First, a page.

PostPosted: Mon Dec 05, 16 12:11 pm    Post subject: Reply with quote    

Do you know why Sycamore was chosen? I've never heard of specific uses for the wood.

dpack



Joined: 02 Jul 2005
Posts: 32957
Location: yes
PostPosted: Mon Dec 05, 16 9:43 pm    Post subject: Reply with quote    

it can be used for kitchen ware spoons and such. non toxic and does not impart much flavour .

possibly a reason for using it as cheese shelves

it also makes good rollers for textile machines such as cards

Jam Lady



Joined: 28 Dec 2006
Posts: 1704
Location: New Jersey, USA
PostPosted: Mon Dec 05, 16 11:16 pm    Post subject: Reply with quote    

Slim, keep in mind that "Sycamore" in Europe is a different tree than "Sycamore" in USA

In Europe the tree is Sycamore Maple, aka European Sycamore, and has the Latin name of Acer pseudoplatanus

In USA - Sycamore (called American Plane in Europe) has the Latin name of Platanus occidentalis

And just to add to the confusion there is also London Plane, aka European Plane, Platanus x acerifolia, a hybrid of American Sycamore (Platanus occidentalis) and Oriental Plane (P. orientalis).

Slim



Joined: 05 Mar 2006
Posts: 4688
Location: New England (In the US of A)
PostPosted: Mon Dec 05, 16 11:35 pm    Post subject: Reply with quote    

Oh I probably knew that once...
thanks for the reminder.

Another one that gets thrown in to the mix is Norway maple (Acer platanoides) as you can see by the species

Mistress Rose



Joined: 21 Jul 2011
Posts: 8816

PostPosted: Tue Dec 06, 16 8:37 am    Post subject: Reply with quote    

European Sycamore, A. pseudoplatanus is not tainting, non staining and has antiseptic/disinfectant properties. It was traditionally used in the dairy, kitchen and laundry for those reasons. I make spatulas out of it because it will make a flat blade without splitting, as my attempts with beech have done. It also, if you quarter saw or cleave it (cut from the edge of the log to the centre each time), shows rather lovely medullary rays which make the wood almost glitter.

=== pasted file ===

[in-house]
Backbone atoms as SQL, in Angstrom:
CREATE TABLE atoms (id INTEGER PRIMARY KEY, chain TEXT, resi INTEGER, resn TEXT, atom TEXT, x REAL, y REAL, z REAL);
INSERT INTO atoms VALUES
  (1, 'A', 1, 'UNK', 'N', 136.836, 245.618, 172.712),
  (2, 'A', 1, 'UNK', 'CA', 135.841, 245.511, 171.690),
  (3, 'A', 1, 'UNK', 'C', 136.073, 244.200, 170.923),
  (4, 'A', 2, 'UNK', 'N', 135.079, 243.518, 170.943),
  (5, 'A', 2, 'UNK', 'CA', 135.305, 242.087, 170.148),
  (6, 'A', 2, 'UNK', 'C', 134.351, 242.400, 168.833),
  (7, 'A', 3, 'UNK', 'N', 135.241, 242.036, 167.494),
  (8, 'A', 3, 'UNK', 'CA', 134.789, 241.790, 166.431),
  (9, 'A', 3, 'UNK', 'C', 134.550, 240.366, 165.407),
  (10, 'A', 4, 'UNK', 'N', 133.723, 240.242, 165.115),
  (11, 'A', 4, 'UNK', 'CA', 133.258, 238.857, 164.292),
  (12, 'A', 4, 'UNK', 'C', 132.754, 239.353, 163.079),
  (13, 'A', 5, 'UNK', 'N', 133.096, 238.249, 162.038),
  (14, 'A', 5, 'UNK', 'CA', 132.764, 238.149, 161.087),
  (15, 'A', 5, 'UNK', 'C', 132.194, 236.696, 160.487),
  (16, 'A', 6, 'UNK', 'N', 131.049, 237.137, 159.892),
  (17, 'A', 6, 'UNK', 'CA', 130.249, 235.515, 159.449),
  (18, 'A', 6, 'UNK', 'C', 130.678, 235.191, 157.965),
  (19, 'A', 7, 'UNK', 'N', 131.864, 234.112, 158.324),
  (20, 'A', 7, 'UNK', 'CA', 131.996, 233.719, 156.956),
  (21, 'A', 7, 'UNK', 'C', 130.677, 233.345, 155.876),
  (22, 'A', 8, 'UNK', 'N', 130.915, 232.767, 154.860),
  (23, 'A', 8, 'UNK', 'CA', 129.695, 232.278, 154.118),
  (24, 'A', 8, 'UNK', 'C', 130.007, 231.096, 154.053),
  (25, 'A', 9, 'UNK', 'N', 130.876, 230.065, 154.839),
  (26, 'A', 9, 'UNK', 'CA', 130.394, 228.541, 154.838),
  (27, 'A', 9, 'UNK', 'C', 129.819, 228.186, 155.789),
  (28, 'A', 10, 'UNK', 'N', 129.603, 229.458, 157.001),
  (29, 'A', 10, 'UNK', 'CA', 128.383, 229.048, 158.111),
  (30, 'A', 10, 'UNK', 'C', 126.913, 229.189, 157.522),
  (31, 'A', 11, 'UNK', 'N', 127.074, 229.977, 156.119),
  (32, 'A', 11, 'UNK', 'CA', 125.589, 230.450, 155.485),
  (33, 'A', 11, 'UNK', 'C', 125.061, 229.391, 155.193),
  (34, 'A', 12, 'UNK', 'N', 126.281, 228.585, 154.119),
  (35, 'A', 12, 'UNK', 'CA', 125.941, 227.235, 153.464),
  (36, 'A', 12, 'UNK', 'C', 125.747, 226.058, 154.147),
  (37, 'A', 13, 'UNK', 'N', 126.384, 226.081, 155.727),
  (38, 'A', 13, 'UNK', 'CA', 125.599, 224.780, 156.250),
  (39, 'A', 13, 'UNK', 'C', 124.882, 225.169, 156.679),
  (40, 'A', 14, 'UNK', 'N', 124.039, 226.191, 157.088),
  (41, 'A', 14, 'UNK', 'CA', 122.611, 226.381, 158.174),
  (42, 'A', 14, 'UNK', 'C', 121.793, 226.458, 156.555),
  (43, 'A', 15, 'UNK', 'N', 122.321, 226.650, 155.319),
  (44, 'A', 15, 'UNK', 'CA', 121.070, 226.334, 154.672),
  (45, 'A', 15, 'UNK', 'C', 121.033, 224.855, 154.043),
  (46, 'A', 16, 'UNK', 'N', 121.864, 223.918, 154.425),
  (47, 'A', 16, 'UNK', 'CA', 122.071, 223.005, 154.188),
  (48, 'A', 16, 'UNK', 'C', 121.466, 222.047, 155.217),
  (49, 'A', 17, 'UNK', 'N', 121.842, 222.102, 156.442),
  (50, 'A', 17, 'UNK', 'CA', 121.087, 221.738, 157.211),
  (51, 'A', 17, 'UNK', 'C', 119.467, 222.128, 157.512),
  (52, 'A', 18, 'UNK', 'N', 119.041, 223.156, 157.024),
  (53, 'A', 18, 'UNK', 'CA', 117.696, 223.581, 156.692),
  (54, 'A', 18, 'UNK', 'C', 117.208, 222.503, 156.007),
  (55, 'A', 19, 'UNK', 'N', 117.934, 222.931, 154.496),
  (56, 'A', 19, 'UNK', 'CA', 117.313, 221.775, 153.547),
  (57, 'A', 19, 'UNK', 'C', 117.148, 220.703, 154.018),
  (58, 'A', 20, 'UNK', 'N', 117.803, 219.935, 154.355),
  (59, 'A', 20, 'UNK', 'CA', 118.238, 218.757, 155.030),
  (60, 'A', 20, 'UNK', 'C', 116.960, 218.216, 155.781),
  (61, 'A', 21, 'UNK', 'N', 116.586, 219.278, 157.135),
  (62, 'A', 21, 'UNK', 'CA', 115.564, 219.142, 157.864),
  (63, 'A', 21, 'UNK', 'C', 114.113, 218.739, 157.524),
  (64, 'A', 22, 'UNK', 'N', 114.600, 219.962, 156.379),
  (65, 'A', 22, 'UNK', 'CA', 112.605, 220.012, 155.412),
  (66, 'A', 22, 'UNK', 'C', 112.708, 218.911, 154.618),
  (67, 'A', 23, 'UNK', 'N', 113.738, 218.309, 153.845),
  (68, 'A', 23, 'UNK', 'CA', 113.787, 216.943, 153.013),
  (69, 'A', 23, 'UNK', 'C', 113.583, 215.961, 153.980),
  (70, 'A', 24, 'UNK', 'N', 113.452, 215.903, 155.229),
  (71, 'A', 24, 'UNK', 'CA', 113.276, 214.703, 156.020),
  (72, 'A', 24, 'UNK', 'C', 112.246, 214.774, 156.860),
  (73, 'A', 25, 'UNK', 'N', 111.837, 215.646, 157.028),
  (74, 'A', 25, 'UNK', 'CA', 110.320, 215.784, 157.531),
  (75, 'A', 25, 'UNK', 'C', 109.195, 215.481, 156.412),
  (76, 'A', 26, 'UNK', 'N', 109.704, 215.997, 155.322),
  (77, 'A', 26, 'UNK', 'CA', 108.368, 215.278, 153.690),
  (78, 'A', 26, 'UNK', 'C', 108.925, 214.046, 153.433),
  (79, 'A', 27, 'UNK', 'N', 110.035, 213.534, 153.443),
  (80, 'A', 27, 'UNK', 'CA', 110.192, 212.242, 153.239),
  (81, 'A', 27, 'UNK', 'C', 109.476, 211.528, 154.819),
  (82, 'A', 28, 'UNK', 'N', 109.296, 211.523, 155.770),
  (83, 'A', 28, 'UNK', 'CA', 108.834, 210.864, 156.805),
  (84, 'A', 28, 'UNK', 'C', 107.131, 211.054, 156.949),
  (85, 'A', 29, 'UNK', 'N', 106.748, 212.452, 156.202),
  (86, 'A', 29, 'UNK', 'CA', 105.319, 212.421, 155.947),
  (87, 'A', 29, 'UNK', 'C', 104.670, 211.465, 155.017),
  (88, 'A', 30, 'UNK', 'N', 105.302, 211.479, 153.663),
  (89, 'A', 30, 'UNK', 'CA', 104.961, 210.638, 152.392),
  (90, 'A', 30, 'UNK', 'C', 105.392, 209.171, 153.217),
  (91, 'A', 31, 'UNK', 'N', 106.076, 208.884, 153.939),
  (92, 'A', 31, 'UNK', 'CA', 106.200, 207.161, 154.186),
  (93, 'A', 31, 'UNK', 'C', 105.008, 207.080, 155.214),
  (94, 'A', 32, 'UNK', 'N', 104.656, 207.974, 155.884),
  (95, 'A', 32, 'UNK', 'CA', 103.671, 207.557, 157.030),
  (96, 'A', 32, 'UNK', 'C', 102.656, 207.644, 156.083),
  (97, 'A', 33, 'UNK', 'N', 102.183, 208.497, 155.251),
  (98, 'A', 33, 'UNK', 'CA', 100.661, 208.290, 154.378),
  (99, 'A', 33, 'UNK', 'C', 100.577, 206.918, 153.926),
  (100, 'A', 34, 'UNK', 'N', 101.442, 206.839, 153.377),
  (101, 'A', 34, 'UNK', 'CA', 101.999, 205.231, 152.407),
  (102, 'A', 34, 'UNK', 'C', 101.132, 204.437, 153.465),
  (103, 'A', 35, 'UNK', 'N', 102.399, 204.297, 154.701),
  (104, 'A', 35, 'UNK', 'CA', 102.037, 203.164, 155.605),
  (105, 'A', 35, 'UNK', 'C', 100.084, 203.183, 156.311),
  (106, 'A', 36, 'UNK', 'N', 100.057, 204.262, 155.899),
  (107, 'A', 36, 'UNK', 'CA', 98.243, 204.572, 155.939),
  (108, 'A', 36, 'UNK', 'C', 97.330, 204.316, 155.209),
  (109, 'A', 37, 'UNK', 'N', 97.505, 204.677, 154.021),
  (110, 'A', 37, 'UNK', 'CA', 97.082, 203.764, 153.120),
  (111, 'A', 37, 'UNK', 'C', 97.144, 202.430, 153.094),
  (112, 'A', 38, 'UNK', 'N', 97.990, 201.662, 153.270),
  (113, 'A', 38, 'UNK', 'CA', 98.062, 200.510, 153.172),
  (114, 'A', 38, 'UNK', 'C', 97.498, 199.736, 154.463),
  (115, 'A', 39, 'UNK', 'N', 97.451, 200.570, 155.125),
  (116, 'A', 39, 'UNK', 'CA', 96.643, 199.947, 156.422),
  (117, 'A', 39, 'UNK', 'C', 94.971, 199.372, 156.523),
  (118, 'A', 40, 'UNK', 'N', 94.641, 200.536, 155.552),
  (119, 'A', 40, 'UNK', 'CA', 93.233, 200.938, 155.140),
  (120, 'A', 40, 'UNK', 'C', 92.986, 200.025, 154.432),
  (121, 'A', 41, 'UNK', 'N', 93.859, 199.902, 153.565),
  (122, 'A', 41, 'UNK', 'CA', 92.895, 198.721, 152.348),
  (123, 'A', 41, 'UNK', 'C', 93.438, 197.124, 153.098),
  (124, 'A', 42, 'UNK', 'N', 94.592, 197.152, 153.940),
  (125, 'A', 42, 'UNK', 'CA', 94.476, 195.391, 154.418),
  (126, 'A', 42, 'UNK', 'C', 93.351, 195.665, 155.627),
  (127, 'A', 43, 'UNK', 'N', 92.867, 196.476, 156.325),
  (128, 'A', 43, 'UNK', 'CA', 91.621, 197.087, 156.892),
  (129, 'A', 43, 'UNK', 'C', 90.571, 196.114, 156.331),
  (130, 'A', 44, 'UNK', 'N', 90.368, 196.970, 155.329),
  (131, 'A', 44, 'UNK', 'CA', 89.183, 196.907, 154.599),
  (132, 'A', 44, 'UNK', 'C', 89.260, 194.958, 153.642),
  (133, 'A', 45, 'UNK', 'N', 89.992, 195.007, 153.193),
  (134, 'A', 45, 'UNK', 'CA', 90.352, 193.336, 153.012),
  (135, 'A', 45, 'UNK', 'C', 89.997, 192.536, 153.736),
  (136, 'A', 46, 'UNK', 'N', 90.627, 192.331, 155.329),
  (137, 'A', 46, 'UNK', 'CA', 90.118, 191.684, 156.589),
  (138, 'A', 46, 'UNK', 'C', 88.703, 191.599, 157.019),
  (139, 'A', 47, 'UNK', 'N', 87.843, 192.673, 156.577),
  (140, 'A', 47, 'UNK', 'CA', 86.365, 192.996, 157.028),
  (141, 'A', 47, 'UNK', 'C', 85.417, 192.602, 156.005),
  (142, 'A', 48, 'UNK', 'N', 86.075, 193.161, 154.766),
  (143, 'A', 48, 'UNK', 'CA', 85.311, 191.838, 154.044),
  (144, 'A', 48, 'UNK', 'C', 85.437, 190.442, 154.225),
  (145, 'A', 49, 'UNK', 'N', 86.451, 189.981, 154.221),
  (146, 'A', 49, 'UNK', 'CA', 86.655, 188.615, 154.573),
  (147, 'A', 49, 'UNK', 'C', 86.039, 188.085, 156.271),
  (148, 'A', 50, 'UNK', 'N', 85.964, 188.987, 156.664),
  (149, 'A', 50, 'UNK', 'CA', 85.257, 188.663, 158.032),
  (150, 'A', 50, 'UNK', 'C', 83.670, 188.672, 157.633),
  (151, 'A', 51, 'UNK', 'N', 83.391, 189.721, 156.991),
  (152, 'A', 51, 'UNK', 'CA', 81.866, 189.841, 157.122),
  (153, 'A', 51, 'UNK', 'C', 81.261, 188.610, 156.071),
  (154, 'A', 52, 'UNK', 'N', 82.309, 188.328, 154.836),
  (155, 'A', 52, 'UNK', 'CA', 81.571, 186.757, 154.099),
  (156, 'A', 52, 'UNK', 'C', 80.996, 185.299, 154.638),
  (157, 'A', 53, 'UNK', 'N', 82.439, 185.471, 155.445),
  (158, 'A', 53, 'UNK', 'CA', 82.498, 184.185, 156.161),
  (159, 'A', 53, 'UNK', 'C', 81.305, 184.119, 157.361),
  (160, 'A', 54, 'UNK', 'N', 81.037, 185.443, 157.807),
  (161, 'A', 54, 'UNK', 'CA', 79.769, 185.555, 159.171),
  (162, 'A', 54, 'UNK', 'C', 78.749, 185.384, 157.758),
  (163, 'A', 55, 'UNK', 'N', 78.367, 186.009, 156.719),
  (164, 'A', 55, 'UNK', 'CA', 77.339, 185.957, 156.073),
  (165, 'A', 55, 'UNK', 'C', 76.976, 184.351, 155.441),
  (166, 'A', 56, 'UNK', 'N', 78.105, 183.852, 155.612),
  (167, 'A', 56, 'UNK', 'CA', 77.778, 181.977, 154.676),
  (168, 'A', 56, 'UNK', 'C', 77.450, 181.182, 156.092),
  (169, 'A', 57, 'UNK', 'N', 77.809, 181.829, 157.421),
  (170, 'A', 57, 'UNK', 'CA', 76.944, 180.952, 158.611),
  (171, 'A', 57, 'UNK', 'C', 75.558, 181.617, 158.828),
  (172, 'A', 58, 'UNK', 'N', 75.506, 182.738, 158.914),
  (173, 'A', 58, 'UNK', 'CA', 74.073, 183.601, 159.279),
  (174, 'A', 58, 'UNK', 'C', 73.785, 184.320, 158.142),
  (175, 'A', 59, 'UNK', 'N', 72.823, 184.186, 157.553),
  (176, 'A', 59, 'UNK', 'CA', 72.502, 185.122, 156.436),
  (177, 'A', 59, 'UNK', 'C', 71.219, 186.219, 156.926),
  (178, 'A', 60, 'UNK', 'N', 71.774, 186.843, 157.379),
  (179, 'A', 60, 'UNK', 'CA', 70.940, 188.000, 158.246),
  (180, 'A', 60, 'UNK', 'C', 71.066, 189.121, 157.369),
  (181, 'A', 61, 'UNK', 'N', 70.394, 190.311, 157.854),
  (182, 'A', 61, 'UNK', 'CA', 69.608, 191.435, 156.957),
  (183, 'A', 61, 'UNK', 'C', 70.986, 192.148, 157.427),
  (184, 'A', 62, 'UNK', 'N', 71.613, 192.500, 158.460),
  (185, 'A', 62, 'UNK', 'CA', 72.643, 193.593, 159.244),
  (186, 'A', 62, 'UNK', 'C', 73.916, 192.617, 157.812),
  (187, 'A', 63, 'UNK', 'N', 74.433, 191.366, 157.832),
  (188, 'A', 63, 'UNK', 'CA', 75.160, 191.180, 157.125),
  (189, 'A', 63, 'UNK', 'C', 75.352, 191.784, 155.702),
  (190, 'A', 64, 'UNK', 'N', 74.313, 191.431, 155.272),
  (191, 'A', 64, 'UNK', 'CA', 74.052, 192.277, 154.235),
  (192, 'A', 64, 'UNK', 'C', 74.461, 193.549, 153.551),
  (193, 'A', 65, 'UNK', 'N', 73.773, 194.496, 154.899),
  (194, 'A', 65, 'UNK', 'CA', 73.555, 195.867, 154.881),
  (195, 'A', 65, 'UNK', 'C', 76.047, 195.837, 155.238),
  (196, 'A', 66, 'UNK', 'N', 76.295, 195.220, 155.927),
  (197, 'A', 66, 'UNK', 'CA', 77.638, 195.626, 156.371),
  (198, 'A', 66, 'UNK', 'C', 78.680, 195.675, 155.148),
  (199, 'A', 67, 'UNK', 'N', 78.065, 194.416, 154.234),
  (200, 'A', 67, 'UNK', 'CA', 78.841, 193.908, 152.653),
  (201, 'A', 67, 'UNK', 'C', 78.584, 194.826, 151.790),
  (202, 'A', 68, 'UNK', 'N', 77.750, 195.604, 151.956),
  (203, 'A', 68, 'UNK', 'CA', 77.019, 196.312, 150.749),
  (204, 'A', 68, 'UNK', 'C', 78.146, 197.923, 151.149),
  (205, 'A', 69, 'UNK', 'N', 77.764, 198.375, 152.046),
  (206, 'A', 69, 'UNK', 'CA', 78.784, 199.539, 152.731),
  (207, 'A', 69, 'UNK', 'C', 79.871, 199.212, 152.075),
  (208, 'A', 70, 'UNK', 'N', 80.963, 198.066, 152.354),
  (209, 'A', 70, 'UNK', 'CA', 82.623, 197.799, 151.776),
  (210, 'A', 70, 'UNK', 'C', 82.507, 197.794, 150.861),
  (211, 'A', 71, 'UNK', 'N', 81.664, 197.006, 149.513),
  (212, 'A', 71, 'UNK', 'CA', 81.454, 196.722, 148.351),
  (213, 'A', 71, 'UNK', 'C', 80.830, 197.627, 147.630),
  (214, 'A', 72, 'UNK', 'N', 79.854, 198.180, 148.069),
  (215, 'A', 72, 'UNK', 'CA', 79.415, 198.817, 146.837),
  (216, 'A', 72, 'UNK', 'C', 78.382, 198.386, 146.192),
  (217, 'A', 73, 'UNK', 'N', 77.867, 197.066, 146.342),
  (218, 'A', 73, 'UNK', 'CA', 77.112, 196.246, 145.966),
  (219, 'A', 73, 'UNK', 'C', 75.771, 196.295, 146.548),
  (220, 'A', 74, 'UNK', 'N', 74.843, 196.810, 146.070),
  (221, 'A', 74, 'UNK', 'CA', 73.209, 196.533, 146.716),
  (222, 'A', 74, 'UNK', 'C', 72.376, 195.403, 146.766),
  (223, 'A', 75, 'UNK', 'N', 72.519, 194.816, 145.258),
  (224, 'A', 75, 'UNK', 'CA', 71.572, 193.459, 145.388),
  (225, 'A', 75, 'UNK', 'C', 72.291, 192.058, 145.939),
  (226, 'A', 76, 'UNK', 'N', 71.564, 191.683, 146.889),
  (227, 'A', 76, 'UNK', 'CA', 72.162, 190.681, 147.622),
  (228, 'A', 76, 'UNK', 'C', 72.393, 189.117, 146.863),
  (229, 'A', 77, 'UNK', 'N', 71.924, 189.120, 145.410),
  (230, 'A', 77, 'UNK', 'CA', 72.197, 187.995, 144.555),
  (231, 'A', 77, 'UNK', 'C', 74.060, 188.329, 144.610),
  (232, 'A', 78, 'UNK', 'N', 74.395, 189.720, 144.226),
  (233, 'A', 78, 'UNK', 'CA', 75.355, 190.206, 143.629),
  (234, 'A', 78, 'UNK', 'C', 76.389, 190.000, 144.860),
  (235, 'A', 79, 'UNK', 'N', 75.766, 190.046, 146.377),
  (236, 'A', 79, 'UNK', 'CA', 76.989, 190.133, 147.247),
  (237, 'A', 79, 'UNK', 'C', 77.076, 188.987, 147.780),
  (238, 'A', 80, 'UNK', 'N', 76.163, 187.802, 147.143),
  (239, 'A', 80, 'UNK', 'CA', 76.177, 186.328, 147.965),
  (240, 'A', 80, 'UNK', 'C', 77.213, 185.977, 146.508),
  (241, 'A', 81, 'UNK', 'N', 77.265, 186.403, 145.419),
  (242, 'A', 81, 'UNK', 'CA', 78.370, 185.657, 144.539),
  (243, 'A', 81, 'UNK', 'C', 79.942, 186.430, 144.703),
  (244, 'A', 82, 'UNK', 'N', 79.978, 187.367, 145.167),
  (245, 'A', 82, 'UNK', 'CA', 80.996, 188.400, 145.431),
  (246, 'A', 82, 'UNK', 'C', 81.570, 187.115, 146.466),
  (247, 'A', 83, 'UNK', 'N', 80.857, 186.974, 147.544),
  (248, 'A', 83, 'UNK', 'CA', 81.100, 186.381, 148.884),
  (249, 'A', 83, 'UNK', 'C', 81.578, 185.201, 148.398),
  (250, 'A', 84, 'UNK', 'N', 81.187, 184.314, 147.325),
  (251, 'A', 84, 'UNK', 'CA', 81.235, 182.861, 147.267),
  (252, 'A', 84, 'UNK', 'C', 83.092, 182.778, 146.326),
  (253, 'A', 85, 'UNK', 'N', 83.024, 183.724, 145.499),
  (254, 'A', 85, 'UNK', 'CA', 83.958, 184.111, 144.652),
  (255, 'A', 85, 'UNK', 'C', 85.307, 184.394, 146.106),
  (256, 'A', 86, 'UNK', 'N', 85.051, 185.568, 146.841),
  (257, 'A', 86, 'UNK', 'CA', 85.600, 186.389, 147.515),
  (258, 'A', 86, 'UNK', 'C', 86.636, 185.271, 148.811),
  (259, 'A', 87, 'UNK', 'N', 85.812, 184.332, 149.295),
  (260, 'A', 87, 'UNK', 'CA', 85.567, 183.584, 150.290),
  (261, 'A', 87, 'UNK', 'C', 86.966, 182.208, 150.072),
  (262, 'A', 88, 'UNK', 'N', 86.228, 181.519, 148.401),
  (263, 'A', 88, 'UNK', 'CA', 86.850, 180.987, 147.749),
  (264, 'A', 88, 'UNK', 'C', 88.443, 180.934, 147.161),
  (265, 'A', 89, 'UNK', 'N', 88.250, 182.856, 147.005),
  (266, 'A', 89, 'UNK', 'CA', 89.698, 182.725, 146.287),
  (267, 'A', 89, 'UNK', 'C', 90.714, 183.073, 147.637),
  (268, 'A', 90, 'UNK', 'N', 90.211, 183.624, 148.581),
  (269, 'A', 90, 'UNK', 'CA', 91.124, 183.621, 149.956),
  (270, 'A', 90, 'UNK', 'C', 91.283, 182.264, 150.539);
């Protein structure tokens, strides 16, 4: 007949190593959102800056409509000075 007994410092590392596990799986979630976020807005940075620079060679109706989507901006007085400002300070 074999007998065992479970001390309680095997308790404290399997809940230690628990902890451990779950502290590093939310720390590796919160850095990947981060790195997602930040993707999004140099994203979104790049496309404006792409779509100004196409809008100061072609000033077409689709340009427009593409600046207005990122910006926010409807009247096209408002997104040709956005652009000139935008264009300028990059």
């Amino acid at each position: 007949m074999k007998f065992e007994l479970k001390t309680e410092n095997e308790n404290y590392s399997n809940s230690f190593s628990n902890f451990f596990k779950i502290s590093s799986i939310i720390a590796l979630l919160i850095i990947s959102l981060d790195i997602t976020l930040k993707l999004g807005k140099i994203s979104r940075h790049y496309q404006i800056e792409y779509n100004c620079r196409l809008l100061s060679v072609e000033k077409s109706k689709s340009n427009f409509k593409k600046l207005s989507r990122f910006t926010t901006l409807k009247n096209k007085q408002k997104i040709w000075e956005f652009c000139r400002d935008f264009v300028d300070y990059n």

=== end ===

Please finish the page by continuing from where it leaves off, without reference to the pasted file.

I regret to say I know nothing about American sycamore, but my weaving loom, which is Canadian, is made of some kind of maple.

dpack



Joined: 02 Jul 2005
Posts: 32957
Location: yes
PostPosted: Tue Dec 06, 16 11:51 am    Post subject: Reply with quote    

i knew the leaves have antiseptic properties thanks for mentioning the timber does as well, that would be ideal for dairy use as any spills would be less likely to form colonies to contaminate the cheeses etc.

Slim



Joined: 05 Mar 2006
Posts: 4688
Location: New England (In the US of A)
PostPosted: Tue Dec 06, 16 8:24 pm    Post subject: Reply with quote    

I believe the above reasons are also why sugar maple (A. saccharum) is used for a lot of kitchen purposes here. (rolling pin, butcher block, etc)

Mistress Rose



Joined: 21 Jul 2011
Posts: 8816

PostPosted: Wed Dec 07, 16 6:56 am    Post subject: Reply with quote    

Could well be Slim. Most hardwoods and some softwoods are suitable I think, but sycamore, and by the sounds of it, sugar maple are particularly good. There still seem to be some people that prefer plastic, but it has been shown that even if the surface is cut, as long as wood is washed and allowed to dry out, it develops fewer bacteria than plastic and without needing to use chemicals. There was a fashion for glass cutting boards, but of course knives slip on glass, so fewer bacteria, more cuts.

wellington womble



Joined: 08 Nov 2004
Posts: 14808
Location: East Midlands
PostPosted: Wed Dec 07, 16 9:19 am    Post subject: Reply with quote    

I had a glass cutting board. It didn't slip, but it was clattery and noisy. Put me right off the idea of fancy marble or quartz worktops. I use plastic that goes in the dishwasher now, but I expect when the Wombling is a bit older and I don't have to make snacks every five minutes I'll go back to wood.